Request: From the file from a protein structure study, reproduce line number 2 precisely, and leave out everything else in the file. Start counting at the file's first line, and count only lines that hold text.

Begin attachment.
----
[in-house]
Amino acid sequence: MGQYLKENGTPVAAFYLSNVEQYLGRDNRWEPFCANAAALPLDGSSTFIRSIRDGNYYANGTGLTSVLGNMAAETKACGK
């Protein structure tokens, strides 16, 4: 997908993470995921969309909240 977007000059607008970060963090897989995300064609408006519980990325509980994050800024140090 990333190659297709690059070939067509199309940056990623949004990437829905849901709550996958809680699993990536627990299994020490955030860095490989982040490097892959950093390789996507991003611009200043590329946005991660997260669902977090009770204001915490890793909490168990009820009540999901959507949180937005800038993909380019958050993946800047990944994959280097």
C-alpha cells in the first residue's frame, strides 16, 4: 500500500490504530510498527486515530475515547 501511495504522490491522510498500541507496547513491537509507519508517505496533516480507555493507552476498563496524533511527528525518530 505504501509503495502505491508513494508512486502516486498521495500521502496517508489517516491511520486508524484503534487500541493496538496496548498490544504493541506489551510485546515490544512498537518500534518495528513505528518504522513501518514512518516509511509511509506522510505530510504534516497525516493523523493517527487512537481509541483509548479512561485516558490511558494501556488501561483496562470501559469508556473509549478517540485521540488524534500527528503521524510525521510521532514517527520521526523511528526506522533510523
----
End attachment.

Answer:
Amino acid sequence: MGQYLKENGTPVAAFYLSNVEQYLGRDNRWEPFCANAAALPLDGSSTFIRSIRDGNYYANGTGLTSVLGNMAAETKACGK